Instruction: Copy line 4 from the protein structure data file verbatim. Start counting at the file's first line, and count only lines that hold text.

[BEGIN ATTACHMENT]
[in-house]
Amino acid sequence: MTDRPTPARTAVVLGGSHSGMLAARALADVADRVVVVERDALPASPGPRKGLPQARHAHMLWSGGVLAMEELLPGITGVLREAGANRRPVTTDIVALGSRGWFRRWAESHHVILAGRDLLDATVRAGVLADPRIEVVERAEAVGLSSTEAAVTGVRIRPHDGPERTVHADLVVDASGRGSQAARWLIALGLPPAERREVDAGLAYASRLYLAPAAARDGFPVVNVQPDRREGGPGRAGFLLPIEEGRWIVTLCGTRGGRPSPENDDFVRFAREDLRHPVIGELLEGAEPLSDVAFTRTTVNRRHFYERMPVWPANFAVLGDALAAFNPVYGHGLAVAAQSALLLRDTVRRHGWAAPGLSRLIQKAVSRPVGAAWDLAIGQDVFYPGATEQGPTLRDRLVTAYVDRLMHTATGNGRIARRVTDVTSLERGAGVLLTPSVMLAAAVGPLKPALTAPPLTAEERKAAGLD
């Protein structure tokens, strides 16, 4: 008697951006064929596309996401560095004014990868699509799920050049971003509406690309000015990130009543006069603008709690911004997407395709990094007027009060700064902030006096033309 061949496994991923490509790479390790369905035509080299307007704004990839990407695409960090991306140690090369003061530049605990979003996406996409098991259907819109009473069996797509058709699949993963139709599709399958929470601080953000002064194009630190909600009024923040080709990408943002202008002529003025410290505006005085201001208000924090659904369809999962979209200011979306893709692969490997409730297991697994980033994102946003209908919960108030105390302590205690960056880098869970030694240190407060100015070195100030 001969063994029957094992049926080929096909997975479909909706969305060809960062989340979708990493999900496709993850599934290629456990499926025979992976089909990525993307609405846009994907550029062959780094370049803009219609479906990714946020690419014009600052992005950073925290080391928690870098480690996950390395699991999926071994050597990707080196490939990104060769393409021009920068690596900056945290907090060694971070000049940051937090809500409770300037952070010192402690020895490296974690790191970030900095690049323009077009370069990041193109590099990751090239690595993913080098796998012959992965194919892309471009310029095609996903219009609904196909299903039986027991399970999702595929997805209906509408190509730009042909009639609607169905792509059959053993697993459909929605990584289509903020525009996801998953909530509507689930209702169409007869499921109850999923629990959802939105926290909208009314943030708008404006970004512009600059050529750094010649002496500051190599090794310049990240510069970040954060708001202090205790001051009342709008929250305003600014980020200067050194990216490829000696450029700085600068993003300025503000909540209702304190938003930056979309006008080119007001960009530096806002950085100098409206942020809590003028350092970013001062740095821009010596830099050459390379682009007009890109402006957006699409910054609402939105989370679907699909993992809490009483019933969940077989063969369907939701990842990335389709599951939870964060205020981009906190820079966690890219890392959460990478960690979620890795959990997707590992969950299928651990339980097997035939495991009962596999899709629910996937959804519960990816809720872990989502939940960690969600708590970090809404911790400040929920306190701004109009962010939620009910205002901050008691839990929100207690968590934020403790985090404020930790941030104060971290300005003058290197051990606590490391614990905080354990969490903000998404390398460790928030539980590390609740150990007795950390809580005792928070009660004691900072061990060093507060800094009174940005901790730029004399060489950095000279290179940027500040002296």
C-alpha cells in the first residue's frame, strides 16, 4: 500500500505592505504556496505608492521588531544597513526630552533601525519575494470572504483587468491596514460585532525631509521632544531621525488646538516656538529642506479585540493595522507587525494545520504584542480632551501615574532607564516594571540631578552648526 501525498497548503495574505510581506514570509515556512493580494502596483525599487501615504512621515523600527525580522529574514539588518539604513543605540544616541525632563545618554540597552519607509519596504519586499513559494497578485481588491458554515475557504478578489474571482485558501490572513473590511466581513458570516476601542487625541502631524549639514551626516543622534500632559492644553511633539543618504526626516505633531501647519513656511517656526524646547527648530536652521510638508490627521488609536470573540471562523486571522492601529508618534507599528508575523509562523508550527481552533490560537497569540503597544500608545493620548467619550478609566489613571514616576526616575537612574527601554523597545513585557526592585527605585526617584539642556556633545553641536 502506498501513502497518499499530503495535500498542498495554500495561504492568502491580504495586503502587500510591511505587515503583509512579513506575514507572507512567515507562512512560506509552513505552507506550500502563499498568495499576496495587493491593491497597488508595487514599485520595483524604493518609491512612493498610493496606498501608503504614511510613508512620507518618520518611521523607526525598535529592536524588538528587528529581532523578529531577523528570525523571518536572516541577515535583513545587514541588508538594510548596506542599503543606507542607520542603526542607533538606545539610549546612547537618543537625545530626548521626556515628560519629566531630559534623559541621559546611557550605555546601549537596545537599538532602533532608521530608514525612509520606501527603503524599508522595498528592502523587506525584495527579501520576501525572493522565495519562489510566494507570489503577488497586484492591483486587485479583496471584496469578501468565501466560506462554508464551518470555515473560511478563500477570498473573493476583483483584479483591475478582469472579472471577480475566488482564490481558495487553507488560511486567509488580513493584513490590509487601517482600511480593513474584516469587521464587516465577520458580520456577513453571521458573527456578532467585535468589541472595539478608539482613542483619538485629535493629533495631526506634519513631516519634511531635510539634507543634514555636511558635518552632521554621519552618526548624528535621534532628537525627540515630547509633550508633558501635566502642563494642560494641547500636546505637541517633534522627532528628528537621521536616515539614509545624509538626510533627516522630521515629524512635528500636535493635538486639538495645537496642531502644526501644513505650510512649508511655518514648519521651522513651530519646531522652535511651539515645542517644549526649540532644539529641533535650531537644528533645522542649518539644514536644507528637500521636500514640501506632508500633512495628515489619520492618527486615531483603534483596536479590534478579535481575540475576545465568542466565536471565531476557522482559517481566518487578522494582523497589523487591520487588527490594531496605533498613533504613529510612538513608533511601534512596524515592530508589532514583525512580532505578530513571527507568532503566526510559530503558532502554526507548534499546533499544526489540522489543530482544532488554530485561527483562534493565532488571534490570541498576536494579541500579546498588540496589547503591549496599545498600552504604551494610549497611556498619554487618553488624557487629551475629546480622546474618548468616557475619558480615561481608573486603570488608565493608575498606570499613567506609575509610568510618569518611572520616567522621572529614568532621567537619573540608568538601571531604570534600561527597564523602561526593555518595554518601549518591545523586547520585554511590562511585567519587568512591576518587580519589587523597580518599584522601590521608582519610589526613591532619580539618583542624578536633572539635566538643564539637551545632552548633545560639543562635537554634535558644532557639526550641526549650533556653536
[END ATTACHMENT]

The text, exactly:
C-alpha cells in the first residue's frame, strides 16, 4: 500500500505592505504556496505608492521588531544597513526630552533601525519575494470572504483587468491596514460585532525631509521632544531621525488646538516656538529642506479585540493595522507587525494545520504584542480632551501615574532607564516594571540631578552648526 501525498497548503495574505510581506514570509515556512493580494502596483525599487501615504512621515523600527525580522529574514539588518539604513543605540544616541525632563545618554540597552519607509519596504519586499513559494497578485481588491458554515475557504478578489474571482485558501490572513473590511466581513458570516476601542487625541502631524549639514551626516543622534500632559492644553511633539543618504526626516505633531501647519513656511517656526524646547527648530536652521510638508490627521488609536470573540471562523486571522492601529508618534507599528508575523509562523508550527481552533490560537497569540503597544500608545493620548467619550478609566489613571514616576526616575537612574527601554523597545513585557526592585527605585526617584539642556556633545553641536 502506498501513502497518499499530503495535500498542498495554500495561504492568502491580504495586503502587500510591511505587515503583509512579513506575514507572507512567515507562512512560506509552513505552507506550500502563499498568495499576496495587493491593491497597488508595487514599485520595483524604493518609491512612493498610493496606498501608503504614511510613508512620507518618520518611521523607526525598535529592536524588538528587528529581532523578529531577523528570525523571518536572516541577515535583513545587514541588508538594510548596506542599503543606507542607520542603526542607533538606545539610549546612547537618543537625545530626548521626556515628560519629566531630559534623559541621559546611557550605555546601549537596545537599538532602533532608521530608514525612509520606501527603503524599508522595498528592502523587506525584495527579501520576501525572493522565495519562489510566494507570489503577488497586484492591483486587485479583496471584496469578501468565501466560506462554508464551518470555515473560511478563500477570498473573493476583483483584479483591475478582469472579472471577480475566488482564490481558495487553507488560511486567509488580513493584513490590509487601517482600511480593513474584516469587521464587516465577520458580520456577513453571521458573527456578532467585535468589541472595539478608539482613542483619538485629535493629533495631526506634519513631516519634511531635510539634507543634514555636511558635518552632521554621519552618526548624528535621534532628537525627540515630547509633550508633558501635566502642563494642560494641547500636546505637541517633534522627532528628528537621521536616515539614509545624509538626510533627516522630521515629524512635528500636535493635538486639538495645537496642531502644526501644513505650510512649508511655518514648519521651522513651530519646531522652535511651539515645542517644549526649540532644539529641533535650531537644528533645522542649518539644514536644507528637500521636500514640501506632508500633512495628515489619520492618527486615531483603534483596536479590534478579535481575540475576545465568542466565536471565531476557522482559517481566518487578522494582523497589523487591520487588527490594531496605533498613533504613529510612538513608533511601534512596524515592530508589532514583525512580532505578530513571527507568532503566526510559530503558532502554526507548534499546533499544526489540522489543530482544532488554530485561527483562534493565532488571534490570541498576536494579541500579546498588540496589547503591549496599545498600552504604551494610549497611556498619554487618553488624557487629551475629546480622546474618548468616557475619558480615561481608573486603570488608565493608575498606570499613567506609575509610568510618569518611572520616567522621572529614568532621567537619573540608568538601571531604570534600561527597564523602561526593555518595554518601549518591545523586547520585554511590562511585567519587568512591576518587580519589587523597580518599584522601590521608582519610589526613591532619580539618583542624578536633572539635566538643564539637551545632552548633545560639543562635537554634535558644532557639526550641526549650533556653536